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Stock Market Misconceptions

Sunday, September 2, 2007 Leave a comment Go to comments

In India, many people still do not invest in stock markets due to various fears and misconceptions.In 1992, almost 10% of national savings were into stocks. 15 years later that percentage has dropped to 1-2%. There have been many reasons for that- Indians were not that well regulated, we had various stock market scams like the Harshad Mehta scam and the Ketan Parekh scam.People who have lost tons of money feel jittery about investing in stock markets.

Whenever I ask people to consider putting at least 5-10% of their savings into stocks, people look at me in surprise! On the other hand there are people who think making money in markets is easy till they take that “big loss’.

Here are various misconceptions people have about stock markets and stock price movements.

1. Stock markets are for gamblers

Ask a new investor to put his money into stocks and he will immediately tell you that he doesn’t believe in gambling!According to him stock markets are for gamblers and he can’t afford to play with his hard earned money. Any educated investor knows that by buying a “stock” of company, you are investing in the business and future earnings of that company. So one of the ways in which a man on the street can benefit economically from “India’s growth” is by investing his money in Indian companies that will bring about that growth.

Isn’t this a contradiction that many one of us strongly believe that in coming years India’s economy shall be one of the largest in the world but yet we feel shy of investing in Indian stock markets?

I feel our financial media has done a poor job of educating the masses.The media is too “short term focussed” and fails to convey the benefits of long term investing in stock markets. Ask an investor who put just 10000 in RIL in 1977 and is now sitting on a cool 1.3 crores.

2. Stock markets are for big players

If someone told me this statement 15 years back, I might have agreed with him. I feel last 10 years have been remarkable in empowering the “retail investor”. Technology has played an important role in making the systems transparent. With things like online trading and demat accounts, things have improved substantially.All the data and research tools that were earlier available only to institutional investors are now even available to retail investors.

Infact many times a smaller investors holds a “distinct” advantage over the bigger players.Two reasons for that- it is not easy for a big institution to buy or sell a stock without significantly affecting the stock price. Secondly, these institutions have to keep a “short term” focus because of how their performance is evaluated every month and every quarter. It is difficult for them to hold on to stocks that have prospects in slightly longer term! As a small investor,you do not have any such constraints.

3. Making money is easy with little knowledge

Some individual investors think that it is easy to make money without having adequate knowledge. They go through the daily newspaper,watch TV channels and then invest. Unfortunately, all these resources do not come to their rescue when an investor ends up putting good money after “bad ideas”. Thats why it is so important to have the right guidance and tools.If you do not understand “investing” ,then seeking professional help is not bad thing.Sometimes the costs of doing it all on your own can be quite expensive.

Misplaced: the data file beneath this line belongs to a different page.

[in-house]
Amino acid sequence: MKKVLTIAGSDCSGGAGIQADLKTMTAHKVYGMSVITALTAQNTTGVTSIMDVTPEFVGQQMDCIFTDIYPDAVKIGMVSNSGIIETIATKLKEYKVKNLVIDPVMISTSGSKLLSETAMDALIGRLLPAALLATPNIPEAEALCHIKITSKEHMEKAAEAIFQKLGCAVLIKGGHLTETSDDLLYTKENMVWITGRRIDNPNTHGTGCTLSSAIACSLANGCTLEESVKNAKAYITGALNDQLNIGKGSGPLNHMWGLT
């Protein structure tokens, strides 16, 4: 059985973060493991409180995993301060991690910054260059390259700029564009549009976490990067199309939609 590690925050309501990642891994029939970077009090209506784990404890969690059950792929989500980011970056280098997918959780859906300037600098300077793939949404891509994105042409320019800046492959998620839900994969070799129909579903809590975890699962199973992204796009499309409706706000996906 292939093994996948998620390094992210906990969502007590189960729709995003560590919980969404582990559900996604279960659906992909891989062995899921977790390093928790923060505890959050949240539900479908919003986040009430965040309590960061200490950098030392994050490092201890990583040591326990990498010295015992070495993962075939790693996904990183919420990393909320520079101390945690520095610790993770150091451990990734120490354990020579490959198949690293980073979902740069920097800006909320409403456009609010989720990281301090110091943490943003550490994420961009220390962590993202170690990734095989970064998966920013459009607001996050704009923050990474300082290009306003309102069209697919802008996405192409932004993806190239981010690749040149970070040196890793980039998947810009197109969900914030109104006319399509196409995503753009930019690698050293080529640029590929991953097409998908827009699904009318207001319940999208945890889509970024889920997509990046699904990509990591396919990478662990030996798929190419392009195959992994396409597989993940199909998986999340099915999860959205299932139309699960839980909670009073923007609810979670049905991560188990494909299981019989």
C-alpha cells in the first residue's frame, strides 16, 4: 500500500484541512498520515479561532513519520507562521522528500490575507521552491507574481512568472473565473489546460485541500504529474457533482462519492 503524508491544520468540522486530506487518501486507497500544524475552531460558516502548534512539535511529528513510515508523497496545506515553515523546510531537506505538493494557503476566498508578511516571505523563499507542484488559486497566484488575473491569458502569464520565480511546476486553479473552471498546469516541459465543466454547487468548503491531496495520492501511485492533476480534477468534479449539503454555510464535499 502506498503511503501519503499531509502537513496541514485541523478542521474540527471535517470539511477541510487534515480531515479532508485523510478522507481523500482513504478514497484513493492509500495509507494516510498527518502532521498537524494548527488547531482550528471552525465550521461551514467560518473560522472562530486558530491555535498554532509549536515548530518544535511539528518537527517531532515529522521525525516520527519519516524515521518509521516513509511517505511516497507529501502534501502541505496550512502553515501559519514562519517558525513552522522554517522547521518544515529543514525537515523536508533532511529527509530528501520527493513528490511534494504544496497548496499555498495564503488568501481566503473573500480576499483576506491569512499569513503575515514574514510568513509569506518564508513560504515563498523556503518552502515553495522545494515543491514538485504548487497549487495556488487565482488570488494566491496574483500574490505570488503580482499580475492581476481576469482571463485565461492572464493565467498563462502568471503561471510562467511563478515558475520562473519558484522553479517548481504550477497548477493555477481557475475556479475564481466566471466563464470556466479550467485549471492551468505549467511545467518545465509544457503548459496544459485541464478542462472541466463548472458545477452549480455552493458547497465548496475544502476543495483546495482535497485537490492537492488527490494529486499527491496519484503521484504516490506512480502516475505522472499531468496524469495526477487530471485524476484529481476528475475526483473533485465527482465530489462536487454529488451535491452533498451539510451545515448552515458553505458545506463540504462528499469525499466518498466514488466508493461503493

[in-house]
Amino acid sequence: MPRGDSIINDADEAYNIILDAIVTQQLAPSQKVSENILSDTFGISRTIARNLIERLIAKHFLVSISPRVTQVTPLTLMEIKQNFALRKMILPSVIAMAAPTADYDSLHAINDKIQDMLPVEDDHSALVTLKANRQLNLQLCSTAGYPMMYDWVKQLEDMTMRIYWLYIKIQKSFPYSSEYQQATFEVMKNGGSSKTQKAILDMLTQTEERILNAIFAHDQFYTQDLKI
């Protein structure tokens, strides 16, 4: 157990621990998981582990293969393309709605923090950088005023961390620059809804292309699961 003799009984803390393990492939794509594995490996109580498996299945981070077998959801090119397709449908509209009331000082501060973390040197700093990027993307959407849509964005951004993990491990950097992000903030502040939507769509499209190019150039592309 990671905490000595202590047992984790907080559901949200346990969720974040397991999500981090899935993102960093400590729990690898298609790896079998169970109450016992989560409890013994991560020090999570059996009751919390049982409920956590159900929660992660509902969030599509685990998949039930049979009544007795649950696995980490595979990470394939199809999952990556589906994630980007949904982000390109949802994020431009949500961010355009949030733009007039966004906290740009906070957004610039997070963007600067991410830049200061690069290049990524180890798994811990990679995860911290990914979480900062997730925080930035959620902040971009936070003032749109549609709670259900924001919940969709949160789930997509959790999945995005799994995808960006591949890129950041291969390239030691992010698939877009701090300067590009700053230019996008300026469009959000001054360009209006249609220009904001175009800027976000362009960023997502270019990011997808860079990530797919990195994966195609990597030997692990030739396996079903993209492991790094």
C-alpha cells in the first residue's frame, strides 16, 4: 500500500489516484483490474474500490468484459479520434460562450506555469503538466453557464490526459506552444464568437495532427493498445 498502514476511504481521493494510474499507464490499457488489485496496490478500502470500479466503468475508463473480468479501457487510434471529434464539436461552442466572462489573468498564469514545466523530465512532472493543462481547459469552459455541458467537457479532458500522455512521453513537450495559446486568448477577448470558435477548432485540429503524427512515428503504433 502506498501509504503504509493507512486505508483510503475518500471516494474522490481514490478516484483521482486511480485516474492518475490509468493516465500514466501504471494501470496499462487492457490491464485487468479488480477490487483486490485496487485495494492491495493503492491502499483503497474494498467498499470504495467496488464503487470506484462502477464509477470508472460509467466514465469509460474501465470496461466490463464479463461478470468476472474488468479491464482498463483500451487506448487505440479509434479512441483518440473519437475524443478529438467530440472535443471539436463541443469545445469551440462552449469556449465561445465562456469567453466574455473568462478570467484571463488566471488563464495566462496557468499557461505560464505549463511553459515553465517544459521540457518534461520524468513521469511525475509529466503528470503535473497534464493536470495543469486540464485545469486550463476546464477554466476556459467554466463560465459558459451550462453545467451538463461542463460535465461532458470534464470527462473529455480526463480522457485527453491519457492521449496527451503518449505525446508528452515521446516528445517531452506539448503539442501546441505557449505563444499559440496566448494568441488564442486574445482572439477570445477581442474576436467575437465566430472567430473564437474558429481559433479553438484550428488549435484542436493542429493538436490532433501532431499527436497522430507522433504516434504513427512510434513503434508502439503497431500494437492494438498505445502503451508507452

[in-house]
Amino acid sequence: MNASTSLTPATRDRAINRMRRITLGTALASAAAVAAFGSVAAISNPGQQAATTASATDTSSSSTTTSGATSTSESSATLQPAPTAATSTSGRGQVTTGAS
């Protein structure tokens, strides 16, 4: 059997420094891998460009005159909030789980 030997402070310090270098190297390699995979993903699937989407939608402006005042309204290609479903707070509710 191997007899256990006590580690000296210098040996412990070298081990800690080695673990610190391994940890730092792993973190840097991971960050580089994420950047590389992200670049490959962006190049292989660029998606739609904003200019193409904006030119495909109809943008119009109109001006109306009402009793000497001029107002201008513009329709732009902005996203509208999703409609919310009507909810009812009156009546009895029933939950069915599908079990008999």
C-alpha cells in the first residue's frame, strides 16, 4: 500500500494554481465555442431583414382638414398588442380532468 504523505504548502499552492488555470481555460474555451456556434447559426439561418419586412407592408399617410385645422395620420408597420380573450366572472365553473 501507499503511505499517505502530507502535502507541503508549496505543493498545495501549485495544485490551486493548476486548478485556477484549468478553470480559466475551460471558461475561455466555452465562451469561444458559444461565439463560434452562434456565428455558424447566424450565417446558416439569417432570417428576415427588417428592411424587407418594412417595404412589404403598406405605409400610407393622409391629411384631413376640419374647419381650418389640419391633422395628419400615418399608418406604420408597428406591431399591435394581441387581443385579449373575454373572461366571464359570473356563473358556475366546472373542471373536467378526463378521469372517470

Always remember that while investing -“A little knowledge is a dangerous thing”.

4. I can double my money in couple of months

If you enter the markets thinking that you can double your money in 3-4 months, you are definitely doomed .This is one of the reasons why many investors buy “penny stocks” and end up losing money.Setting realistic return expectations is a key to success.

5. Let me buy stocks which are hitting new lows

People think that buying stocks which are falling is a good idea because “what goes down always come up” just like “what goes up always comes down” . We have already seen many stock ideas which continue to go “up and up” and some which continue to “go down and down”.

Categories: Education
  1. Monday, June 1, 2009 at 11:44 am

    OHH I am amazed with it. It is a good thing for my search on the net. Thanks. ^_^

  2. Shiva
    Sunday, November 11, 2007 at 9:32 pm

    Traditional economyi n India is basically labour content oriented and real fundamentals. It is not currency based. India might have suffered famine and under employment ..but very little on inflation. It is therfore natural that present economic thoughts and laizzesfaire is alien to india.

  3. sagecapital
    Sunday, September 2, 2007 at 8:46 pm

    My sincere advice to new traders and investors- Do NOT trade futures if you do not understand RISK.It looks very lucrative but at the same time it is also very risky for a small investor.If you wish to do so,please do so under expert guidance.

  4. Sai Rohit
    Sunday, September 2, 2007 at 8:19 pm

    In your post , you told that “A little knowledge is a dangerous thing”.
    Previously I watched CNBC and started trading in futures and lost lot of money and now your topic atleast can guide others like me , who put their hard earned money with little knowledge in the market and may end up with huge losses.People who are reading this topic should take this as a wake up call and act accordingly.

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